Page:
A patient undergoes a follow-up examination after a cornea transplant. (Photo: VOV)
Pham Van Cuong, a 33-year-old man in An Giang province, for the first time in his life, can apply for a job as a construction worker without receiving a look of pity.
Born into a poor family, Cuong lived with his grandparents when he was small. At the age of 4, while out in the fields with his relatives, he got rice in his right eye and has been partially blind for 29 years.
Thanks to a cornea donation by a cancer patient in Ho Chi Minh City and the sponsorship of the Ho Chi Minh City Sponsoring Association for Poor Patients, Nguyen Trai Hospital gave Cuong a cornea transplant and restored his vision.
“I'm very happy. My eyes were also suffering from other diseases, including cornea dilation. Having good eyesight in both eyes has made it easier for me to find a job,” said Cuong.
47-year-old Nguyen Van Tu of Hoc Mon district, Ho Chi Minh City, was blinded when a strange object flew into his eye while he was driving a motorbike.
He signed up for a cornea transplant with the Ho Chi Minh City Sponsoring Association for Poor Patients and his turn eventually came. He was given a free cornea transplant and now he has returned to work.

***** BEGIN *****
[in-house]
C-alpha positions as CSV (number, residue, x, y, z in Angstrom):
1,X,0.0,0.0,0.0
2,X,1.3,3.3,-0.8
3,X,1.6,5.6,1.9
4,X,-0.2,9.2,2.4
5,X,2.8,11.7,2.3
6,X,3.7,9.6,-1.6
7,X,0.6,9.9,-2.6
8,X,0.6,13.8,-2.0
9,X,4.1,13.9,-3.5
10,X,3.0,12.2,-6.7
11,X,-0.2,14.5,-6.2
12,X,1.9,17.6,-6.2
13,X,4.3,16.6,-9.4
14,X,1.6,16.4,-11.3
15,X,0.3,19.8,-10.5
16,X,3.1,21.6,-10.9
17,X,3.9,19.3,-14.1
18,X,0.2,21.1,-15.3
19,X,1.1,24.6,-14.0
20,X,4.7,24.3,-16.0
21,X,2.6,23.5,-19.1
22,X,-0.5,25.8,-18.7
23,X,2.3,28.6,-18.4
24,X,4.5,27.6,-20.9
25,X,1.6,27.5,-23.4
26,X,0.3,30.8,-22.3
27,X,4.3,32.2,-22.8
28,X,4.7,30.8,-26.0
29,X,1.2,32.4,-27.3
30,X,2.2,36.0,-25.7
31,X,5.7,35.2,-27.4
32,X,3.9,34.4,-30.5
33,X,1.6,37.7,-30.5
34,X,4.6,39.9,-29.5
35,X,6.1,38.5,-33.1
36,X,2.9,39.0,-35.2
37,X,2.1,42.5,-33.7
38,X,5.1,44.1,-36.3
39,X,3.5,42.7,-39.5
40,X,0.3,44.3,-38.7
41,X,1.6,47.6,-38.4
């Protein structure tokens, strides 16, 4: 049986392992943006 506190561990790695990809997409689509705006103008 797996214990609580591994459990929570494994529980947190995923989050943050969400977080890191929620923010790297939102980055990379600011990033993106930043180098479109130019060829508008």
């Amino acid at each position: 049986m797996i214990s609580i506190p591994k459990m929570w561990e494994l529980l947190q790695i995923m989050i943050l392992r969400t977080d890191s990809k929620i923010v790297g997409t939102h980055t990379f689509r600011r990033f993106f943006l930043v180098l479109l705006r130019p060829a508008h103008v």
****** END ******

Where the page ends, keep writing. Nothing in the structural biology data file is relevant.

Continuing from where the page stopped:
Tu is moved to say, “I feel more confident going out and being with other people. I’m driving a motorbike again and helping my wife run a sidewalk eatery for workers. I’m grateful for the person who donated the cornea that has allowed me to see again.”
Tu and Cuong are two out of thousands of poor blind or visually impaired people lucky enough to have received corneas.
According to the Association, about 2,000 people a year who are blind in one or both eyes due to cornea damage register for a free cornea transplant. But only 2 or 3 people donate corneas, which means no more than 6 people can receive a transplant.
Tran Thanh Long, the Association’s Chairman, called for more donations so that more poor blind people can regain their eyesight.
|Doctors and medical workers of Nguyen Trai Hospital perform a cornea transplant for a poor patient. (Photo: VOV)
He says the Association works with doctors and hospitals who are willing to perform free cornea transplant surgeries.
“Our doctors work completely free of charge. They even pay for the patient’s transportation when they come in for a follow-up examination. Sometimes the Association visits transplant patients at their home to see how their lives have changed,” said Long.
Dr. Tran Thanh Danh, Head of the Ophthalmology Department of Nguyen Trai Hospital in Ho Chi Minh City, said that in the past decade, his department has transplanted corneas for 49 patients.
He said it’s extremely difficult for doctors to select cornea recipients from the waiting list of thousands of patients. Those who are blind in both eyes and young people who are a burden on their family receive priority.
“I hope more people will donate their organs to those in need, especially to blind people at a very young age,” Danh added.